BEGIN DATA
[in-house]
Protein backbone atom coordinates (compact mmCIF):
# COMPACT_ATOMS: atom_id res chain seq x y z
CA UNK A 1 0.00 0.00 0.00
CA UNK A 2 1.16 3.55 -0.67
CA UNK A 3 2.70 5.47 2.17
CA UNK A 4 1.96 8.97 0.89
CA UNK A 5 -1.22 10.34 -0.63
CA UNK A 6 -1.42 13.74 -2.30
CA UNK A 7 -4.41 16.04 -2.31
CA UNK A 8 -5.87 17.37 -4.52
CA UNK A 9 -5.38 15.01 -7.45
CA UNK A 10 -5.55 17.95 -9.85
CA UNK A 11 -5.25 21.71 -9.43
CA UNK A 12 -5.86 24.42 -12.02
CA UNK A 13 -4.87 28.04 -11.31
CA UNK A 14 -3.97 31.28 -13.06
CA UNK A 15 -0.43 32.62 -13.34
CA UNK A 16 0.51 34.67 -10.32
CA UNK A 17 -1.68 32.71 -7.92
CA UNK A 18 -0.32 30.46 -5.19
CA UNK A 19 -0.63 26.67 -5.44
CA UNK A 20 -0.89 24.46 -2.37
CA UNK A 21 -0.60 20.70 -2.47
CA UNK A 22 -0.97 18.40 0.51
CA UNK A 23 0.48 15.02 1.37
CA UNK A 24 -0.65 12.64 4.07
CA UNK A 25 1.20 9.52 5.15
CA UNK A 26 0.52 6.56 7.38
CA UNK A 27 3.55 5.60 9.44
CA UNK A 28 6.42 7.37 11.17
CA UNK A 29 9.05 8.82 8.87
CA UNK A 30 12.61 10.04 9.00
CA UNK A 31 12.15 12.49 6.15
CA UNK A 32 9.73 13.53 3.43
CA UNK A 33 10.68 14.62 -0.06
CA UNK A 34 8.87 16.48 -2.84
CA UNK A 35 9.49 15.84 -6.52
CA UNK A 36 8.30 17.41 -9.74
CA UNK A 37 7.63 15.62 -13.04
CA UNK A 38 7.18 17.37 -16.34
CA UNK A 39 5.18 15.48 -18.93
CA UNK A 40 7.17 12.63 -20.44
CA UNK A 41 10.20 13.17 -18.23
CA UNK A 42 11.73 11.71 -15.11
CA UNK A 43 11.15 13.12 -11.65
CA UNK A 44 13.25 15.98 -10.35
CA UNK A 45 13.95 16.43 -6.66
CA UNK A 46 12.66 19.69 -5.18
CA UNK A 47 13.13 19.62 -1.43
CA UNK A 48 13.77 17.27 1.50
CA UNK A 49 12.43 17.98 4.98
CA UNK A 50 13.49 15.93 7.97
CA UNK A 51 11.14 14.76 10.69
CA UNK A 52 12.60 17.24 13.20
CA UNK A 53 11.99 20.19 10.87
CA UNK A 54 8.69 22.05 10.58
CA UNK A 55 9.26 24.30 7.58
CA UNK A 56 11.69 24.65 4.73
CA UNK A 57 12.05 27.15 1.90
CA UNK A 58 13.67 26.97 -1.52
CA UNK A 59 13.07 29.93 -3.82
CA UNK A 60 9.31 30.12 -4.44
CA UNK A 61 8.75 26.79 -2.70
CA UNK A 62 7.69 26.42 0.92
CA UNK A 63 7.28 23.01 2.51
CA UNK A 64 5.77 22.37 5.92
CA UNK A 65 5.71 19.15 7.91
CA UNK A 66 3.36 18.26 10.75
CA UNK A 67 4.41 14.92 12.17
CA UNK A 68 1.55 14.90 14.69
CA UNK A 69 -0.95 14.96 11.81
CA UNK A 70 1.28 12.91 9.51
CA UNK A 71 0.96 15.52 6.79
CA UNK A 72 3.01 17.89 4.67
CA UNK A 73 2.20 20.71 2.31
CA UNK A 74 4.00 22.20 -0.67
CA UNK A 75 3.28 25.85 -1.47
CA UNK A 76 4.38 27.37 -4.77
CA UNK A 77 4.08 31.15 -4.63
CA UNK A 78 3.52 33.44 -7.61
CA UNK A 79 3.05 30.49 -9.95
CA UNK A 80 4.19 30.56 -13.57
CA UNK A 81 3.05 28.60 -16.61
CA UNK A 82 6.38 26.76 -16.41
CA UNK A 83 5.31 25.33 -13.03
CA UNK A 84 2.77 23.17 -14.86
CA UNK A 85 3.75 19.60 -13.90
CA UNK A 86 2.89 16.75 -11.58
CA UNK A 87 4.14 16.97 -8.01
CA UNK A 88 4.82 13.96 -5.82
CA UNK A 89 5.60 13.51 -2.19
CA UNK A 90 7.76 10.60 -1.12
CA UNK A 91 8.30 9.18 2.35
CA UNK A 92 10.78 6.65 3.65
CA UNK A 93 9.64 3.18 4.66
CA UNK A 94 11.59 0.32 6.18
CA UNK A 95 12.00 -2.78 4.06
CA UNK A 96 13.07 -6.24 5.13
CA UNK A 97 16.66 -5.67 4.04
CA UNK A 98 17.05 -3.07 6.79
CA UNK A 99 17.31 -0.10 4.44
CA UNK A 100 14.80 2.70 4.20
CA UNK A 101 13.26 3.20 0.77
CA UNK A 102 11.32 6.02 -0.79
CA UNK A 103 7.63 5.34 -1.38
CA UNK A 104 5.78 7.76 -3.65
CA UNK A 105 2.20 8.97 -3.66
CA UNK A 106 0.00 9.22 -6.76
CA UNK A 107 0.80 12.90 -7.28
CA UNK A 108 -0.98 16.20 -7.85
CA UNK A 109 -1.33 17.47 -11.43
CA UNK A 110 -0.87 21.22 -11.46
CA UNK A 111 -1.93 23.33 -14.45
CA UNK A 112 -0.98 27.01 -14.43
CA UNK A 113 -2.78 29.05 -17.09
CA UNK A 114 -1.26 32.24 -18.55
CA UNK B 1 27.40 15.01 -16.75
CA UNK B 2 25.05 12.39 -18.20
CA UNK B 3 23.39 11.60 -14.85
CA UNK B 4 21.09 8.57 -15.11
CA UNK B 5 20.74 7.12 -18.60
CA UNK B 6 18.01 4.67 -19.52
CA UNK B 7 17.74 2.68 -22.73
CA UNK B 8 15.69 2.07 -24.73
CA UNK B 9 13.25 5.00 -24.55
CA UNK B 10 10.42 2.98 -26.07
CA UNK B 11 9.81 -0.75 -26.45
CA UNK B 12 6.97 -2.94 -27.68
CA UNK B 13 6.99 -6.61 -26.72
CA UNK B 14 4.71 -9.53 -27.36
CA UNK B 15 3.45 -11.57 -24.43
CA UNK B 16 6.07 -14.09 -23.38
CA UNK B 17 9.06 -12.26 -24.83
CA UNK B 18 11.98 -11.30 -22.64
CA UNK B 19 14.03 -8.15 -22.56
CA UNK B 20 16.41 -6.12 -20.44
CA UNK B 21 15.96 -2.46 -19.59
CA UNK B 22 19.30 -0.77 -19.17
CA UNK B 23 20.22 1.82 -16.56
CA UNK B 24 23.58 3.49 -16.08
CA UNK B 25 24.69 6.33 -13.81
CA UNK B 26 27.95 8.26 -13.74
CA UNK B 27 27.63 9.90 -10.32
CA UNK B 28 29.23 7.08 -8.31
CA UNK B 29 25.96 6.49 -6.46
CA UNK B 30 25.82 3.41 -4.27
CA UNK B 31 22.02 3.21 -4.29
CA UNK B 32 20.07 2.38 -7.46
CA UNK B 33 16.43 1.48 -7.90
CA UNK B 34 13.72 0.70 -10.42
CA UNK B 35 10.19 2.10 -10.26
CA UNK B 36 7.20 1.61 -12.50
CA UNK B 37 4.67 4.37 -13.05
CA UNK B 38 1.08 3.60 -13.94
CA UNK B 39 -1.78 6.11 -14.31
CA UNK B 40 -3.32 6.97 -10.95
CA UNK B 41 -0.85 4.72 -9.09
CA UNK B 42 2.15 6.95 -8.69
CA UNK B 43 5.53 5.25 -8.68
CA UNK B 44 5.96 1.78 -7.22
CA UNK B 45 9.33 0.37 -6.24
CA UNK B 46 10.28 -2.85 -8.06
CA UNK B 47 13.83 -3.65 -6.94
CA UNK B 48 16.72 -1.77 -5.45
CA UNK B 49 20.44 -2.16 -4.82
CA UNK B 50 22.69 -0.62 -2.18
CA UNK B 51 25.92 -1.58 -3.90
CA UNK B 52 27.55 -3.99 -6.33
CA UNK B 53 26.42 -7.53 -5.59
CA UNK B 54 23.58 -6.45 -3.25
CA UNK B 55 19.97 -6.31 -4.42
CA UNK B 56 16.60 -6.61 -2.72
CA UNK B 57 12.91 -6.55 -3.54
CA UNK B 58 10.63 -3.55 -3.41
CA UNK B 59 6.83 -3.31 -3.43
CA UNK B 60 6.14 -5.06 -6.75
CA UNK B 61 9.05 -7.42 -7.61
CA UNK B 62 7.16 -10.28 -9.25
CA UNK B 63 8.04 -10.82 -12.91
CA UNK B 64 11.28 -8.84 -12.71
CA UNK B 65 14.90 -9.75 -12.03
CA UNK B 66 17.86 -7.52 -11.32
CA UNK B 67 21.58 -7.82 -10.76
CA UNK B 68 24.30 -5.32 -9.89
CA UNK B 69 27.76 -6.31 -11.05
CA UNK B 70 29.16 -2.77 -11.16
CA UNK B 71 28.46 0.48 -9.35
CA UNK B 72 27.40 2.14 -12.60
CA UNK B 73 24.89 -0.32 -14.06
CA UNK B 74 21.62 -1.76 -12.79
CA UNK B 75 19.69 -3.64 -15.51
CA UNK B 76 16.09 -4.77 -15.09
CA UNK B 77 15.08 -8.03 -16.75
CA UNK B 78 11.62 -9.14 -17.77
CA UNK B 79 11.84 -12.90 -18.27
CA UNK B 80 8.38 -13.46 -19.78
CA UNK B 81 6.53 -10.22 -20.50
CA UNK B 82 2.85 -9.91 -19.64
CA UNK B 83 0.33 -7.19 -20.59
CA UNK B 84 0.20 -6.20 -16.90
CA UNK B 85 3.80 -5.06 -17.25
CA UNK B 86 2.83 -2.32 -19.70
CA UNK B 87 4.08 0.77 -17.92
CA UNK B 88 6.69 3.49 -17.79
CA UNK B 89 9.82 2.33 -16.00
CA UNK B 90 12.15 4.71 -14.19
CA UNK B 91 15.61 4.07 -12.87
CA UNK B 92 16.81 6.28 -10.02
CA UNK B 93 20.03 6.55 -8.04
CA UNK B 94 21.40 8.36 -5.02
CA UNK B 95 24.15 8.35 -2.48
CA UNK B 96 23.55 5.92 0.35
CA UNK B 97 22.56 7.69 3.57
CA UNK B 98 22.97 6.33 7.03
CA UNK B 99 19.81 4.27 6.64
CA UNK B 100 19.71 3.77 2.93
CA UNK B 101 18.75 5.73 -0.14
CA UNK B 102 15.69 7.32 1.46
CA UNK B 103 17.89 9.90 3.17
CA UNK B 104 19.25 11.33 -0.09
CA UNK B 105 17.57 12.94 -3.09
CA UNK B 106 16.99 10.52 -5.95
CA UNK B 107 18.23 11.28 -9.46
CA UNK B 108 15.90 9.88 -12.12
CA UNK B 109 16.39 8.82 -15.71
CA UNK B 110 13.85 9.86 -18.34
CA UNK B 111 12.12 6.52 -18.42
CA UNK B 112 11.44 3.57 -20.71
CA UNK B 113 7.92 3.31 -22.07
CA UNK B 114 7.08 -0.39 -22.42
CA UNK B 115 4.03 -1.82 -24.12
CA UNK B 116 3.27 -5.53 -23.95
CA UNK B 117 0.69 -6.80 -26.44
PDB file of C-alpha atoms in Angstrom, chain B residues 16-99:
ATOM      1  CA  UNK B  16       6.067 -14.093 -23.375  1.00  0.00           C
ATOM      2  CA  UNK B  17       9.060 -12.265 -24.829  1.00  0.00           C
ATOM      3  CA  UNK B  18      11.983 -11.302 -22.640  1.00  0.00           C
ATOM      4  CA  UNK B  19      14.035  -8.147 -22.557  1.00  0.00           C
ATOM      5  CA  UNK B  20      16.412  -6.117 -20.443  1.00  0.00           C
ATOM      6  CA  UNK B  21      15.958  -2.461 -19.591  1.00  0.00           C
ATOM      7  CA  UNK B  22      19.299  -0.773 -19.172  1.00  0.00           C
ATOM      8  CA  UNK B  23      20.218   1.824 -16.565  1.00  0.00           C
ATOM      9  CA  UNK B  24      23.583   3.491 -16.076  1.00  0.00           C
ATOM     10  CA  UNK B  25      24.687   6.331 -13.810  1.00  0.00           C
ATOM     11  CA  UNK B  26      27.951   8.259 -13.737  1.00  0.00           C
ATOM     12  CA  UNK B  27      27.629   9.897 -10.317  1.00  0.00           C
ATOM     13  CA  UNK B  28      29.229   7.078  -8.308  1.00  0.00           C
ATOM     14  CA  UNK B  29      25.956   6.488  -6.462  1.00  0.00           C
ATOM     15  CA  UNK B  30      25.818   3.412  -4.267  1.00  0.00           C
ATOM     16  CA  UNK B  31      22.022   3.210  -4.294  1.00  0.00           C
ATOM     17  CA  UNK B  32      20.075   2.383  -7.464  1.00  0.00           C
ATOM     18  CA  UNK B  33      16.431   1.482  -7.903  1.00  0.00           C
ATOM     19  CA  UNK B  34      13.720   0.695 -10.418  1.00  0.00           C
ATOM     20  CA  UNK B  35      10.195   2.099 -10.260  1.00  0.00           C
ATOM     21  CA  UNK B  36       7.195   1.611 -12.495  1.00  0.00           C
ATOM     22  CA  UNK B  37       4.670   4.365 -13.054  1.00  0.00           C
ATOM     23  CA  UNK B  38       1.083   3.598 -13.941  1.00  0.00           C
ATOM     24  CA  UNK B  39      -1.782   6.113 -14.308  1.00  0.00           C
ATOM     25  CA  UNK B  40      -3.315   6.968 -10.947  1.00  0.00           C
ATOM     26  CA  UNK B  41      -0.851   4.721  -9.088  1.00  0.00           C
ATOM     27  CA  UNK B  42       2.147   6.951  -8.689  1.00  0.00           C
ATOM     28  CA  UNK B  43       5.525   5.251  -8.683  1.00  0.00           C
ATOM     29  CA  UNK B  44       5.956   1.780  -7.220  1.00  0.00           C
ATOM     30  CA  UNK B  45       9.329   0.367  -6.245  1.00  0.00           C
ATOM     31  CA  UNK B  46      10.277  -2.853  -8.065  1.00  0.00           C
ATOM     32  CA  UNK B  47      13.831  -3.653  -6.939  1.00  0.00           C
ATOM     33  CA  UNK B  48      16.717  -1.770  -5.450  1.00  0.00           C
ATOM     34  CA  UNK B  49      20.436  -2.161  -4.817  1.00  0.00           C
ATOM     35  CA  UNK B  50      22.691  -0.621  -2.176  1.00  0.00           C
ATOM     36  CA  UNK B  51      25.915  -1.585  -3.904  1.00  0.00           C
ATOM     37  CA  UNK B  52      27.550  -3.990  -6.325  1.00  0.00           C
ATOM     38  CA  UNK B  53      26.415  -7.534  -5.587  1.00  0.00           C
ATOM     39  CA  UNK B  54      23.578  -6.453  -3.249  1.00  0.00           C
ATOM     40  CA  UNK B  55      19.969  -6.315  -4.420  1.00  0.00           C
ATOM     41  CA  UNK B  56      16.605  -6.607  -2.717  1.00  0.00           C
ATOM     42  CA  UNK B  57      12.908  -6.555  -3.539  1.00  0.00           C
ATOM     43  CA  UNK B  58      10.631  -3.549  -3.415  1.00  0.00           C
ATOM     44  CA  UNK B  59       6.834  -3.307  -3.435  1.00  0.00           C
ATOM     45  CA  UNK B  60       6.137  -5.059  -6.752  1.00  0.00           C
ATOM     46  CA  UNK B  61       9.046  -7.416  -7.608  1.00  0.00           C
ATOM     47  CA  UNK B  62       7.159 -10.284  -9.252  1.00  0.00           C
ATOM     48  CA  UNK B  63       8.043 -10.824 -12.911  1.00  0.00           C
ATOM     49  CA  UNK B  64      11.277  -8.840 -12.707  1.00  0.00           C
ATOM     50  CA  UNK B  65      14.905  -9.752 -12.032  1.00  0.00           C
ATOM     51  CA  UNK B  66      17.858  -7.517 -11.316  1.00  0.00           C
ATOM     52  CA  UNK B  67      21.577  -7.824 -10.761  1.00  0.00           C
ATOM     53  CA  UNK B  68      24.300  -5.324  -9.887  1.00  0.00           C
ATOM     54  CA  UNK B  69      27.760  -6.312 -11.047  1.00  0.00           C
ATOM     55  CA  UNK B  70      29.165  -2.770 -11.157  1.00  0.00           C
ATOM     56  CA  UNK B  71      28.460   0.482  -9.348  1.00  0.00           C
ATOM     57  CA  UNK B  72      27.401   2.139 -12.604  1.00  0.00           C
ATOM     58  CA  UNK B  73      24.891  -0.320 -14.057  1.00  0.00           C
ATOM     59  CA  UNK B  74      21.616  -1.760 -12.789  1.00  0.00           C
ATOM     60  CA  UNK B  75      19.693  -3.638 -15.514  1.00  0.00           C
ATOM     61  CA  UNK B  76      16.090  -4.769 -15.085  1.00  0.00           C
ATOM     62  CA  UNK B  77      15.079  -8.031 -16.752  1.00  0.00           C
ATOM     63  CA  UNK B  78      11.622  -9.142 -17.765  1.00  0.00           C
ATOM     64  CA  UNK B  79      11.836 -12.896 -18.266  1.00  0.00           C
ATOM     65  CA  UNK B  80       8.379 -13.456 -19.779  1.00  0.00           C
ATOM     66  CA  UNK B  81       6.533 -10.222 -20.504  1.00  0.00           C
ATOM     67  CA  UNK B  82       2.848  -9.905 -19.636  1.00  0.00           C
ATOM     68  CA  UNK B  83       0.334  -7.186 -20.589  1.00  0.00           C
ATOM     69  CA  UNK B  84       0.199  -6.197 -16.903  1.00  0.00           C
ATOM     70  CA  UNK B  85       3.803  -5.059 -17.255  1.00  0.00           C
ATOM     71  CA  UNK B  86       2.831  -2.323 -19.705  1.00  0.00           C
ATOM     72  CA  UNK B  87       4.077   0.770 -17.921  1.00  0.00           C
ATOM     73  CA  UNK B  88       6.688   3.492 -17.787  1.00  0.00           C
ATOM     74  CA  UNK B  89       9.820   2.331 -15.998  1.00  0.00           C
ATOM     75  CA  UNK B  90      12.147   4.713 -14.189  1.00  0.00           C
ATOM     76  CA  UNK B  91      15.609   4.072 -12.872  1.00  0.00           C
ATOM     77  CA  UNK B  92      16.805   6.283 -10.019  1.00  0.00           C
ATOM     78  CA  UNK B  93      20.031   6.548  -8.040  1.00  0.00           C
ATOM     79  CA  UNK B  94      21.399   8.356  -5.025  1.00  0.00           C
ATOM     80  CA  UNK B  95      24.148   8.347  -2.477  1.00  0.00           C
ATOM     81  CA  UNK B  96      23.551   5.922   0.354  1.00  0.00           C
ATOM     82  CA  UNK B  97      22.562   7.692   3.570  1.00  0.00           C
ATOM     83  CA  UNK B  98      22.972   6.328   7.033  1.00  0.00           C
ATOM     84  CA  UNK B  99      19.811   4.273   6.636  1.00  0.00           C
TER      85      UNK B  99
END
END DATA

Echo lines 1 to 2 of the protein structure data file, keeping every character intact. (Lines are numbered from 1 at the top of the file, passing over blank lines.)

[in-house]
Protein backbone atom coordinates (compact mmCIF):